Of all the repugnant cultural phenomena "normalized" by our current political moment, our collective inability to speak to other people with whom we disagree with respect and civility — and without flagrant use of the f-word — has got to be one of the worst.
Andy Ternay would probably disagree.
He's the Garland man who walked into a Richardson restaurant last weekend wearing a shirt that read, “[expletive] Trump and [expletive] you for voting for him” in big black block letters on the front.
Lots of people take issue with President Trump, are affronted by his coarseness and vulgarity, and object to the hateful language and politics of some of his supporters.
But for all his criticisms of Trump, Ternay, it seems, can't help but to respond in kind.
His message was not only gratuitous and vulgar, it was hateful and myopic. Sound familiar?
Ternay said that wearing his shirt was an effort to show solidarity with marginalized groups.
Clearly, he was trying to elicit a reaction, and he got what he was looking for.
A restaurant manager asked him to leave because his shirt was making other patrons, particularly those with kids, uncomfortable. According to Ternay's account, which he later documented on Facebook, kids who can't handle the f-word are going to struggle in this world.
And adults who use it apparently deserve high praise.
His Facebook post, now unavailable, was shared well over 100,000 times, including by several of my social media “friends” who were not merely approving of Ternay's message but of the way he chose to express it.
I'm not impervious to the frustration and anger felt by many Americans in the era of Trump. I feel some of it, too.
Nor am I naive to the reality that the flames of hatred are fanned by social media, the news media and everything in between.
But I cannot understand why so many Americans on the left and the right, freely succumb to their basest tribal instincts in response, or worse — use Trump's vulgarity and hate, or that of his supporters, to justify their own.
According to Ternay's account, he told the manager how “explaining ‘grab ’em by the p----’ and golden showers to my daughter was equally unpleasant,” as explaining the f-word to other patrons' kids.
That kind of argument is akin to the unforgivable relativism by some on the right who have justified Trump's indiscretions by pointing to those committed by Bill Clinton.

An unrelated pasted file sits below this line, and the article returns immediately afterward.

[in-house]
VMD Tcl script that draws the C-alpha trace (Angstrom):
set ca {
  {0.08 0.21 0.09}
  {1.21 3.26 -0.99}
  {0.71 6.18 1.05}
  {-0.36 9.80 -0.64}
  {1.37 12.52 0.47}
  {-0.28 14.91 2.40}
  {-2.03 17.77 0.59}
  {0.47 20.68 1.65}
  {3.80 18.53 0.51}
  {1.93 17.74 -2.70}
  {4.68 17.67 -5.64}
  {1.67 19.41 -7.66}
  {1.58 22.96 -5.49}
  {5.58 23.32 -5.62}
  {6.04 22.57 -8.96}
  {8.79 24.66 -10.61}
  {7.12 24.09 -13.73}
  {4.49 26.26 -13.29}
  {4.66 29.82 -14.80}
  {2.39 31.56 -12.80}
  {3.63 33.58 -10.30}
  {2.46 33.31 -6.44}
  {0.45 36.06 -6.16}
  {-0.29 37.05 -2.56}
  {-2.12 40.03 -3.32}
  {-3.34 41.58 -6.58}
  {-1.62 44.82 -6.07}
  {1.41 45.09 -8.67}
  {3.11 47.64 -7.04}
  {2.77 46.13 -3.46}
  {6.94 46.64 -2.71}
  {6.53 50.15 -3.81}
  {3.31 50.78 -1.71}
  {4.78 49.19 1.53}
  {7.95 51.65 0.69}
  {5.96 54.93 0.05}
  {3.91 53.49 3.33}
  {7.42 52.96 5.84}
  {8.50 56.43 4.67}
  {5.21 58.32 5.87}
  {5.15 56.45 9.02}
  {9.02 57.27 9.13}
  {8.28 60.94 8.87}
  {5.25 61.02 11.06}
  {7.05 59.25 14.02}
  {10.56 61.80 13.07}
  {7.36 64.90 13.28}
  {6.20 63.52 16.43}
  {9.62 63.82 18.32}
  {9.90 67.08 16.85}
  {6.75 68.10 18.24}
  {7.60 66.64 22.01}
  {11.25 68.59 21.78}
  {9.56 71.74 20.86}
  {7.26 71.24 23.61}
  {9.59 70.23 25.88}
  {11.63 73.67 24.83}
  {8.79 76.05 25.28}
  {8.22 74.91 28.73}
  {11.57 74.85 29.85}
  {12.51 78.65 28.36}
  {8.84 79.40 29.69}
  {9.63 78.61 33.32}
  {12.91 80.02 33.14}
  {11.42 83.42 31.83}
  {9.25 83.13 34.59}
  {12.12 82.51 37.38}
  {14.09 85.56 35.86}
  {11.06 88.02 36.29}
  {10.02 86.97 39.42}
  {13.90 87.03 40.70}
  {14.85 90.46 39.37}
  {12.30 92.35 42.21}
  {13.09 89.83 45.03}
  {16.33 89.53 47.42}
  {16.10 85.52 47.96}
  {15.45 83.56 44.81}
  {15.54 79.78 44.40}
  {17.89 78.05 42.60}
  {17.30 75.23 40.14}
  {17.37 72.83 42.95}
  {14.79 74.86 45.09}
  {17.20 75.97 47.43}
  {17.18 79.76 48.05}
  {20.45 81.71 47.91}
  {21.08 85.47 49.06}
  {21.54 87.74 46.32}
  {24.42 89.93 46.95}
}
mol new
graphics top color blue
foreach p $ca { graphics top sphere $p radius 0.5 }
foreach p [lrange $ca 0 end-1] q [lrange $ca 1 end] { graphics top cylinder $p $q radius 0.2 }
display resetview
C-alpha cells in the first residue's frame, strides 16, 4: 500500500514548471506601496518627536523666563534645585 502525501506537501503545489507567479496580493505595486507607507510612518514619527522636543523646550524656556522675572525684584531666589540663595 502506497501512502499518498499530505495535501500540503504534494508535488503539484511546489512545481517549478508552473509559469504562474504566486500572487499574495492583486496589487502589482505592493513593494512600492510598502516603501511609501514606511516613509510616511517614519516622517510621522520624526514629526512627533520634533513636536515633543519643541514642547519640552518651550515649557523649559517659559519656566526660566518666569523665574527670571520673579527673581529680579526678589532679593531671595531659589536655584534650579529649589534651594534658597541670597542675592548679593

Clinton, therefore Trump. “S---hole countries,” therefore “f--- you.”
There's cognitive dissonance for you.
Yes, anger and acrimony have always been a part of our political culture.
None of this is new. But it seems so much worse and ubiquitous today.
The anger so flagrantly hurled at anyone with whom we disagree isn't just a retreat from civility, it's retreat from the idea — often espoused by progressives — that we share a common humanity. We walk around every day interacting with people whose views and ideologies diverge from our own. But increasingly, there is a belief that instead of trying of engage or attempt to win them over with rational arguments and dialogue, we should reduce their humanity to a single action. A single vote.
“I retreated from my porch,” wrote Ruth Mayer, a communications consultant from North Carolina, of her new tendency to not engage with neighbors who held divergent political views. In a column for the Charlotte Observer, she recounted how she and her daughter, returning from the Women's March in Washington, D.C., encountered a man and his son who helped them fix her car. She had spent the last year outraged with Trump and his voters. But her experience with the self-described redneck — and probably Trump voter — was a powerful sign “that maybe if we treat one another with the kindness and gratitude that is so absent from our president and his policies, putting our most loving selves forward, this moment can transform into something more bearable.”
It will be hard to do that while wearing a shirt like Ternay's.
But if we are serious about reducing the hate the permeates our politics it has to start with our daily interactions -- what we chose to say to our neighbors, on social media and on our T-shirts.
Otherwise, we're no better than the people we criticize.